Every once in a while a designer comes along with the ability to change the fashion industry forever. Whose vision is so unique, belief system so strong, that their work exists up there amongst the fashion hall of fame. Raf Simons is that designer. At Jil Sander, Raf proved his understanding of purism, his love of sharp, clean lines and chic, modern silhouettes. While his passion for art, music and film added a poetic quality to his work, that immediately spoke out to the new generation. After seven years as Creative Director of Jil Sander, Raf has moved on to pastures new. His new appointment as Artistic Director of Dior will see him step away from his reputation as a ‘minimal designer’ and embrace a wildly new aesthetic, discipline, and customer base. Raf will make his Dior debut at Paris couture week this July marking the start of a momentous new chapter for two of the fashion industry’s biggest players. To say we’re excited is an understatement! In his first cover shoot for i-D, Raf joins forces with good friends and fellow visionaries Olivier Rizzo and Willy Vanderperre. Welcome to a new dawn. i-D’s Editor-in-Chief Terry Jones reports...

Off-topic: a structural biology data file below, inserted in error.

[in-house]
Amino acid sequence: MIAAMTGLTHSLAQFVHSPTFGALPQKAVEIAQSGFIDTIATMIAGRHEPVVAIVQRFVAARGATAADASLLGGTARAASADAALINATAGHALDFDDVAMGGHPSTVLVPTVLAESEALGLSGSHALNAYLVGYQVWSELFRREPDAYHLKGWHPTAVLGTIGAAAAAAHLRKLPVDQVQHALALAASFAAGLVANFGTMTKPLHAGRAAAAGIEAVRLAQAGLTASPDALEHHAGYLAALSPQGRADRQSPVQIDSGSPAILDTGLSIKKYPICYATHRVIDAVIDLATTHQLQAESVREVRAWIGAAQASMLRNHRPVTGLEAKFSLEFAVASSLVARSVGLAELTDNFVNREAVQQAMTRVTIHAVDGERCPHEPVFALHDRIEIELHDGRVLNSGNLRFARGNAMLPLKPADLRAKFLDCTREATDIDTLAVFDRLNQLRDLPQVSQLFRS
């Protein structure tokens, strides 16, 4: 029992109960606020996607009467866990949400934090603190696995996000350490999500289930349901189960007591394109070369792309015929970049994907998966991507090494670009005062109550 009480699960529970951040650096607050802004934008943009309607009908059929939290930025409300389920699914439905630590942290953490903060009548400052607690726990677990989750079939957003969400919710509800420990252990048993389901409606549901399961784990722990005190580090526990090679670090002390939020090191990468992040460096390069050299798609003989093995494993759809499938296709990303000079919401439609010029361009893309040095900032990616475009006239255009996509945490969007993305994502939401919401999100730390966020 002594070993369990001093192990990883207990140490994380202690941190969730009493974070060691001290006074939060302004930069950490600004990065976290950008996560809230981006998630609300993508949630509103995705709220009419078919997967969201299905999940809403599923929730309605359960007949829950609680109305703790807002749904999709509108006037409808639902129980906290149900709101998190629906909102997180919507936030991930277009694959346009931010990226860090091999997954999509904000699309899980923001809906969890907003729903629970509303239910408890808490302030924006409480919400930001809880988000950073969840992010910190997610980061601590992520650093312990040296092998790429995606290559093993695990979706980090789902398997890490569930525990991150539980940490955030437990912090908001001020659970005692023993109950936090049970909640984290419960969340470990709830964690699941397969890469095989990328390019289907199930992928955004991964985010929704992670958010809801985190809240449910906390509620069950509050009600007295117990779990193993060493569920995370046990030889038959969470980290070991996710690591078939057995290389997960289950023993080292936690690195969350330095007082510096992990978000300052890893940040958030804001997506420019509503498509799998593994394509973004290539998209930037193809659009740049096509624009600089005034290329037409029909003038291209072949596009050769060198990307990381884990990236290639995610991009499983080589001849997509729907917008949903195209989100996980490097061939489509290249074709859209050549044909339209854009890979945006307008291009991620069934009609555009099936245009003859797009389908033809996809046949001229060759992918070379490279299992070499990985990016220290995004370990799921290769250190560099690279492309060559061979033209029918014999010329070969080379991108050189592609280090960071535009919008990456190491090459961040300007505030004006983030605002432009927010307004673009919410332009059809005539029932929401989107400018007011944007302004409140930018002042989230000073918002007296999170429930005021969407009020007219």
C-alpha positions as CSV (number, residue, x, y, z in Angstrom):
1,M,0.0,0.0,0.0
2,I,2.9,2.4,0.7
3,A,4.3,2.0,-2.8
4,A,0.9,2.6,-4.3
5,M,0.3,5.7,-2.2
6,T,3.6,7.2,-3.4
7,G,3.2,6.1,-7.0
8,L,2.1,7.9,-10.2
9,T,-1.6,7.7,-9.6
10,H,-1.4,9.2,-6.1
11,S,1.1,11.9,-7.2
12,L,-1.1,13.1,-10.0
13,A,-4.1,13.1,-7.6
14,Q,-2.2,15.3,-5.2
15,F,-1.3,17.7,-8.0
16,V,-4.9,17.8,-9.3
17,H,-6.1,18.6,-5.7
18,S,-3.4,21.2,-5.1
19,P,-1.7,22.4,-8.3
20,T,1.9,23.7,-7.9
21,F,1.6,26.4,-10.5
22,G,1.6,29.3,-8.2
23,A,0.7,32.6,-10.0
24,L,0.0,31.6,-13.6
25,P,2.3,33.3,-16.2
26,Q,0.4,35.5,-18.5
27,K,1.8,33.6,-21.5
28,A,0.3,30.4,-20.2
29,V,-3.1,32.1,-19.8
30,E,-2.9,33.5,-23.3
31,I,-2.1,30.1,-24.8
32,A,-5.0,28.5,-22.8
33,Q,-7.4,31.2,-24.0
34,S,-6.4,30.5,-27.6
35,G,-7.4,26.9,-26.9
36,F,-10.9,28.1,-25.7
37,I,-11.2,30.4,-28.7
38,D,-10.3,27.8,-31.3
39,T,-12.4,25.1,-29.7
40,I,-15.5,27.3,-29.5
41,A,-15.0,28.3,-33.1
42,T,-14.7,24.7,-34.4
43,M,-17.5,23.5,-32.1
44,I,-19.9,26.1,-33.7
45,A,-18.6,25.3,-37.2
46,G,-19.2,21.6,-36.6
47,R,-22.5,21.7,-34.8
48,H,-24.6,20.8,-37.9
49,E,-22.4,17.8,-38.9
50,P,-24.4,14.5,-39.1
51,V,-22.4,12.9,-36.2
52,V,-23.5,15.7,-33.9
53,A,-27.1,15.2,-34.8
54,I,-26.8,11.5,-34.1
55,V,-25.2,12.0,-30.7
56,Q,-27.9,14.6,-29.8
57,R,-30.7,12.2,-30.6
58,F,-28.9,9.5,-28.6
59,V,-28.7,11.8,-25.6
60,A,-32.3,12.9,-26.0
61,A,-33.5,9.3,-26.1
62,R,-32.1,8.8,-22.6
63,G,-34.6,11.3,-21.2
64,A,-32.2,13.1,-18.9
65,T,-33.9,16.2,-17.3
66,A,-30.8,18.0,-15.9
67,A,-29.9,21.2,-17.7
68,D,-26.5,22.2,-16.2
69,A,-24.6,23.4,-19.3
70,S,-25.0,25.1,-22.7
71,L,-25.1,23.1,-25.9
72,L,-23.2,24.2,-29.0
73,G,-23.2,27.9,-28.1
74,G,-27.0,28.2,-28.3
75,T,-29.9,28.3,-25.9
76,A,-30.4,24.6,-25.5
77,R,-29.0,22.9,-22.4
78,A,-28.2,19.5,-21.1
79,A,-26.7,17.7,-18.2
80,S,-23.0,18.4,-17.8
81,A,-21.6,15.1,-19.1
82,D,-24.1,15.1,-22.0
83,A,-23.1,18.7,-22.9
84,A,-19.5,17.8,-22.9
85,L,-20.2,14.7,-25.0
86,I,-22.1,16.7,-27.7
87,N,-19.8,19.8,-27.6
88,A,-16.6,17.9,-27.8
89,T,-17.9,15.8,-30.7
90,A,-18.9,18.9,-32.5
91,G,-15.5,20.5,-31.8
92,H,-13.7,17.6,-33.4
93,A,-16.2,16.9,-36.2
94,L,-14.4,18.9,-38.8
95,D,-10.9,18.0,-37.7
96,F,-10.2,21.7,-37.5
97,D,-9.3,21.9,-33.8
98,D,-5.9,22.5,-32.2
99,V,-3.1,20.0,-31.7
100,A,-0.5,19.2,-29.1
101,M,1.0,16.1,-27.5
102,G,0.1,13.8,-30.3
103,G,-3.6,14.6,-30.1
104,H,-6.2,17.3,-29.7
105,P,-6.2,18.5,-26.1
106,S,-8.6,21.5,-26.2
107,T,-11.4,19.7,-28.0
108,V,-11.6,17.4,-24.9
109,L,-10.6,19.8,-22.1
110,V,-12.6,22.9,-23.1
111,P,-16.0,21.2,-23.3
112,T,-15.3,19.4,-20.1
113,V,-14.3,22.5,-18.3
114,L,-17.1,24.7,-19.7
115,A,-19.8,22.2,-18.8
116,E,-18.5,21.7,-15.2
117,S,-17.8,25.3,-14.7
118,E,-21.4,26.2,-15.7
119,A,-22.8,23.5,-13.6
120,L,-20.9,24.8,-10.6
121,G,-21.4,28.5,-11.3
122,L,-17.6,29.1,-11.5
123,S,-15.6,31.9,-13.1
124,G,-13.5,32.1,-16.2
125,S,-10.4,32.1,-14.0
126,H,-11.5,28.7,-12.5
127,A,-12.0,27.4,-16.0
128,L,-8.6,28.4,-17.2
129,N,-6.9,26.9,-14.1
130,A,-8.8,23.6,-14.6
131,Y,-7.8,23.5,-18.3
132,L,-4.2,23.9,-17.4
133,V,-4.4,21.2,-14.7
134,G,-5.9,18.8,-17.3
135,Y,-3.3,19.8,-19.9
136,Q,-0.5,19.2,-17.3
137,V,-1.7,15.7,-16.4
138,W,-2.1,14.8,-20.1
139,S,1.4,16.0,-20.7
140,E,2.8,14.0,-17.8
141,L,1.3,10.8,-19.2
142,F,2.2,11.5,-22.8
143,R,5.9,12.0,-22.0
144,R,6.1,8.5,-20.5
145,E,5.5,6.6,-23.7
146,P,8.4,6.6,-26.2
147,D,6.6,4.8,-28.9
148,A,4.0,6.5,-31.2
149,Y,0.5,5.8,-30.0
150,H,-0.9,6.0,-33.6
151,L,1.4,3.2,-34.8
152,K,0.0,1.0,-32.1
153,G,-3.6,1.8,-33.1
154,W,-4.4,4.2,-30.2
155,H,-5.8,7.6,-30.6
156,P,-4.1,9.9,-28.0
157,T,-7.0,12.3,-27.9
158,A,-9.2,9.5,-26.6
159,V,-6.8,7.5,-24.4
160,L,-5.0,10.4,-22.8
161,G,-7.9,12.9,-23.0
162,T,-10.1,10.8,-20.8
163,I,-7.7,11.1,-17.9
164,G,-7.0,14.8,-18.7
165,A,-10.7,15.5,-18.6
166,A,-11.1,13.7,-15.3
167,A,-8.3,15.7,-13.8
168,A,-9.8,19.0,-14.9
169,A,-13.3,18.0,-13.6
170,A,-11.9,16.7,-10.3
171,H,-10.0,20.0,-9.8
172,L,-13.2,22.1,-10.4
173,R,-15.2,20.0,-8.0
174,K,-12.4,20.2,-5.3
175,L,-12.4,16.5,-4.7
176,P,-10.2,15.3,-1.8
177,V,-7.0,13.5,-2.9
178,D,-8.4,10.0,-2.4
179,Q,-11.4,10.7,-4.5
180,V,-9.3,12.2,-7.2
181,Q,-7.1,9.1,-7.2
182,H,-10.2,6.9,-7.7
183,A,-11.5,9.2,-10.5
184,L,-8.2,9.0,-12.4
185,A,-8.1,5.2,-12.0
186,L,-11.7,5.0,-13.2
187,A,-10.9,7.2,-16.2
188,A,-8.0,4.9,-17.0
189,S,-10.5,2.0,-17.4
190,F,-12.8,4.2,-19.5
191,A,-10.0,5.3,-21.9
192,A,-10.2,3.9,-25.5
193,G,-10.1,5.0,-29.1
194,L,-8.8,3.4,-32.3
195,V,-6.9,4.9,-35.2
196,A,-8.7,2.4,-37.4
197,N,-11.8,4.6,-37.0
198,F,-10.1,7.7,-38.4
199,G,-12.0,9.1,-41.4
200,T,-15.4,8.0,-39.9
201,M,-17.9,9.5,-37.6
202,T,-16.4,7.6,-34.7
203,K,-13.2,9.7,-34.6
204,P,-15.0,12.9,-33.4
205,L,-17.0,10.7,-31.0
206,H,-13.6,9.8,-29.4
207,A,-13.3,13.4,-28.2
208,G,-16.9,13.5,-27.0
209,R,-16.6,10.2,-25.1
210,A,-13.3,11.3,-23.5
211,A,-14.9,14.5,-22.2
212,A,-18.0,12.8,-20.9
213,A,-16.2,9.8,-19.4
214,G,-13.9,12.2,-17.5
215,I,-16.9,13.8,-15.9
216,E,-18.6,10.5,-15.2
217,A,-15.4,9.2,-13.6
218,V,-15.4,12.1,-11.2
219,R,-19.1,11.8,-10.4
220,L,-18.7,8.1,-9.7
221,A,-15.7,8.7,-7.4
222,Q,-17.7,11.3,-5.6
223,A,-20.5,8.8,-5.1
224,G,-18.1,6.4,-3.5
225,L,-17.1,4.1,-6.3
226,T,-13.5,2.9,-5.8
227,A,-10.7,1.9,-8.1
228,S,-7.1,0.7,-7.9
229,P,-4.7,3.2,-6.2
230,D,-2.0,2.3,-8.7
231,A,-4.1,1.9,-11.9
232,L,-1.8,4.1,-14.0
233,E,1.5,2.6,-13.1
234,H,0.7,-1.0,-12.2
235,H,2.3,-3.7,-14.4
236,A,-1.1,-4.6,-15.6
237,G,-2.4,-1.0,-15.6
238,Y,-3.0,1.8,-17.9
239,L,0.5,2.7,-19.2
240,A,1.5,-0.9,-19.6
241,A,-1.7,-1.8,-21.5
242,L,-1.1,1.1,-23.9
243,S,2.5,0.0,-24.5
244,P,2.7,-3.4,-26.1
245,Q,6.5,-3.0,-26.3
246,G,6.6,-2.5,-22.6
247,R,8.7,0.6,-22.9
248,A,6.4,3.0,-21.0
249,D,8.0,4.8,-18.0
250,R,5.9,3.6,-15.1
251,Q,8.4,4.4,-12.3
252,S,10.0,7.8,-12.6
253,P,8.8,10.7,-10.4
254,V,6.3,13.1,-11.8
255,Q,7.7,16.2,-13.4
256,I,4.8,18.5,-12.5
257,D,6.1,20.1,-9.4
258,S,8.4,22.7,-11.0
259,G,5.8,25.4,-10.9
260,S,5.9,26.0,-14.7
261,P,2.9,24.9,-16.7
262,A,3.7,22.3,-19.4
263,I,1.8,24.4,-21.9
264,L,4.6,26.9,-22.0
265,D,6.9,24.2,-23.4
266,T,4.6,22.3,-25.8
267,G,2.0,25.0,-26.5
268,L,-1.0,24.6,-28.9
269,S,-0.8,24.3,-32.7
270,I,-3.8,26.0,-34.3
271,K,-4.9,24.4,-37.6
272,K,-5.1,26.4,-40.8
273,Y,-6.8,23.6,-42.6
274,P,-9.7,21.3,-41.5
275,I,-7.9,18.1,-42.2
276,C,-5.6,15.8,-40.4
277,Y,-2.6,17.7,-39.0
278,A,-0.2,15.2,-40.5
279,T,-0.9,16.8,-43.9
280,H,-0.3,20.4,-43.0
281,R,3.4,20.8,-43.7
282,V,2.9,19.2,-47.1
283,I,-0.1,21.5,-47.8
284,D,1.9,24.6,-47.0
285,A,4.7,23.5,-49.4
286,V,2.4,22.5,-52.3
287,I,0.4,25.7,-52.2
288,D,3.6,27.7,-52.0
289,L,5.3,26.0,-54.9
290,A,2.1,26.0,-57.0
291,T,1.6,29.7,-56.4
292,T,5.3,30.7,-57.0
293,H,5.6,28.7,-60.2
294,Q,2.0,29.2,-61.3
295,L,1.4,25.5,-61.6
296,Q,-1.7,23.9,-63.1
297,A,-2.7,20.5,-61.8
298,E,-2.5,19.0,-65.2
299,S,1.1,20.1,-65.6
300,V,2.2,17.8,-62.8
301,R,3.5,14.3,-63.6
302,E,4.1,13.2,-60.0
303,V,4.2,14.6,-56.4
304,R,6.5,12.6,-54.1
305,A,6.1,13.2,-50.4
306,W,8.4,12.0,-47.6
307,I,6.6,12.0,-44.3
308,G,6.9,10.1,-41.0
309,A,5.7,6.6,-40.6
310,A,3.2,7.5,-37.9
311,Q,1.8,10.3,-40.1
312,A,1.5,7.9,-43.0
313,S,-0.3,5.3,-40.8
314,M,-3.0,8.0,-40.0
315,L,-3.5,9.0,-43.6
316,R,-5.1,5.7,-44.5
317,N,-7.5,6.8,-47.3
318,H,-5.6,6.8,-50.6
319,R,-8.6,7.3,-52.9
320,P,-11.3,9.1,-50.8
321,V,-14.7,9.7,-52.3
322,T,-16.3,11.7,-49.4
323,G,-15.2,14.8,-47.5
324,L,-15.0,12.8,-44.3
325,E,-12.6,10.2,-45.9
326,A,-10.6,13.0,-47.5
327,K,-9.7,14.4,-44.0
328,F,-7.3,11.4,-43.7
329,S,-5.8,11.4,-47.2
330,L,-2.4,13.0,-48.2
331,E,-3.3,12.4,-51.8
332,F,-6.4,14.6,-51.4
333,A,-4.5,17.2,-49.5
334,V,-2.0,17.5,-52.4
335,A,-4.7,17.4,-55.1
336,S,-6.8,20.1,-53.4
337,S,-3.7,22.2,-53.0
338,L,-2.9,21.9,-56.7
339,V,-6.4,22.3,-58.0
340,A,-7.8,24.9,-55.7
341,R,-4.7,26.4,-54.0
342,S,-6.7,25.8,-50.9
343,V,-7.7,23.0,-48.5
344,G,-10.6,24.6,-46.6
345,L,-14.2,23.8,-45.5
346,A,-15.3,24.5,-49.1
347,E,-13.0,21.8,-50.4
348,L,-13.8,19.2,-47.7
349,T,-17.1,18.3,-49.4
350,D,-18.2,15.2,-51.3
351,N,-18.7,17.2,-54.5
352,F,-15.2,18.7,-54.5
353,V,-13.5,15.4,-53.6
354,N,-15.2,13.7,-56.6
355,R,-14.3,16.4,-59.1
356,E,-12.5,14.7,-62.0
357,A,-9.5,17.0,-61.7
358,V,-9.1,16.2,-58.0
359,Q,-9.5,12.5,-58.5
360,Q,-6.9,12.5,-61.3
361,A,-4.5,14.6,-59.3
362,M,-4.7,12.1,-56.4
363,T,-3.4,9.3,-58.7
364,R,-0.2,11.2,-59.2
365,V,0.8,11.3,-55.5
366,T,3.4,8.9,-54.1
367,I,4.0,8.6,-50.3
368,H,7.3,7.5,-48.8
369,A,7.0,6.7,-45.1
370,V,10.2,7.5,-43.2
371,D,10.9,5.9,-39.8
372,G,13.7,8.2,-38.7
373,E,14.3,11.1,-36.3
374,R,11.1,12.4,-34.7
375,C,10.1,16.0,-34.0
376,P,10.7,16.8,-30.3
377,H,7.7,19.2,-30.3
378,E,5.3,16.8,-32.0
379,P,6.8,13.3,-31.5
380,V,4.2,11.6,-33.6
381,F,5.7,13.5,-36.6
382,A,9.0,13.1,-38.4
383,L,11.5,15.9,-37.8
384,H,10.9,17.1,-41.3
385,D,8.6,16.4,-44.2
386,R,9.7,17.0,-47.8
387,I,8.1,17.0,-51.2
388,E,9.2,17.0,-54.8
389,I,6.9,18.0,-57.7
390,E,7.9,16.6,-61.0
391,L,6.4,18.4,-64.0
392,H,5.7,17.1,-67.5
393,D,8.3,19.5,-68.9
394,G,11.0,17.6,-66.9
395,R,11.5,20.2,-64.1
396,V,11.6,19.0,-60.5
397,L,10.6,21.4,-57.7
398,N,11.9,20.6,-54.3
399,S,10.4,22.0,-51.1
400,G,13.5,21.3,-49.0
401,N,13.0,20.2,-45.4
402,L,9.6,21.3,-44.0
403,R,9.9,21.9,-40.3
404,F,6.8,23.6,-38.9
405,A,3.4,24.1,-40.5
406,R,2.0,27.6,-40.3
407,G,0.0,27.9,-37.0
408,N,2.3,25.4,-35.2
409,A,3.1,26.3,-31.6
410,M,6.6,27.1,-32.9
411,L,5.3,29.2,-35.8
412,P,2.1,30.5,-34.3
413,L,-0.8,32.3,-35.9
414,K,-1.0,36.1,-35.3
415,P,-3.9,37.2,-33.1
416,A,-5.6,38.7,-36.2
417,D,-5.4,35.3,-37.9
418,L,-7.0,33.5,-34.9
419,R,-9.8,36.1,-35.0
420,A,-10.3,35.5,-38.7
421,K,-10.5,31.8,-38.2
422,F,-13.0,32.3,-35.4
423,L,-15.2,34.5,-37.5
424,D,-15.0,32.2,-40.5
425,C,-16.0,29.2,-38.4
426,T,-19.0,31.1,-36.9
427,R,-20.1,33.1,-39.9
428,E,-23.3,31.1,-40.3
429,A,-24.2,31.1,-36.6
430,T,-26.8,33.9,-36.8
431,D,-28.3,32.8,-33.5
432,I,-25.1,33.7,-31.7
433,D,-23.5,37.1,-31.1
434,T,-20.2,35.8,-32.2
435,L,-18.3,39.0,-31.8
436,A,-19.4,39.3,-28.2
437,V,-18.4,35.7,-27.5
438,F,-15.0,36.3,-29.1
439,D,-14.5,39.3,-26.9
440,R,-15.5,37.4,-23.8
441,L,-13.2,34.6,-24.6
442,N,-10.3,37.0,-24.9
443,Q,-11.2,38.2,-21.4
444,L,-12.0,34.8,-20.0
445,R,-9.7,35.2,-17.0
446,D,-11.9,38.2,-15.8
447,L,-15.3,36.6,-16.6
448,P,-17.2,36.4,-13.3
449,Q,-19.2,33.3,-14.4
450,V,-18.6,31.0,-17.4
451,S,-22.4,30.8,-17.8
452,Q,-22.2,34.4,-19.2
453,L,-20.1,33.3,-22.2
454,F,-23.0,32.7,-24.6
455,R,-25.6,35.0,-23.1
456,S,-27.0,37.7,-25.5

Emotion, emotion, emotion. Fashion shows are not expected to bring tears to the eyes of their audience, but Jil Sander’s autumn/winter 12 show turned out to be more than just another sunny spring day in Milan. Rumours of Raf Simons departure from his post as Creative Director of Jil Sander had been bouncing around the industry for months, but the official announcement came a mere two days before his autumn/winter 12 womenswear show. An anonymous leak had been forecast in a German newspaper that Jil Sander was returning to the brand she founded
i-D has followed the careers of both designers and Raf has become a personal friend. His final show for Jil Sander was masterfully elegant, cementing his position as one of the most important designers working today. Shown at the Jil Sander headquarters - a stunning, modernist building on Foro Buonaparte in central Milano - Raf’s models meandered their way around Perspex boxes housing floral bouquets on eye level plinths. Reminiscent of a Marc Quinn art installation, the flowers were left to wither poignantly in the weeks after Raf’s departure from the studio. “The flowers were symbolic,” Raf told me after the show. “It was an abstraction of a very domestic environment, the idea of a garden and something very feminine. A woman in her environment, in her house, amongst her family...”
Sevenyears as creative director of Jil Sander has seen Raf mature not only as a menswear designer with a seriously strong reputation, but also as a visionary womenswear designer. By nurturing a team of talented individuals - a skill learned during his three-year professorship at the Vienna Fashion Institute-Raf took an established brand forward, pushing ideas that were respectful of Sander’s past while exploring, refining and researching modern tailoring, fabrication and manufacturing techniques.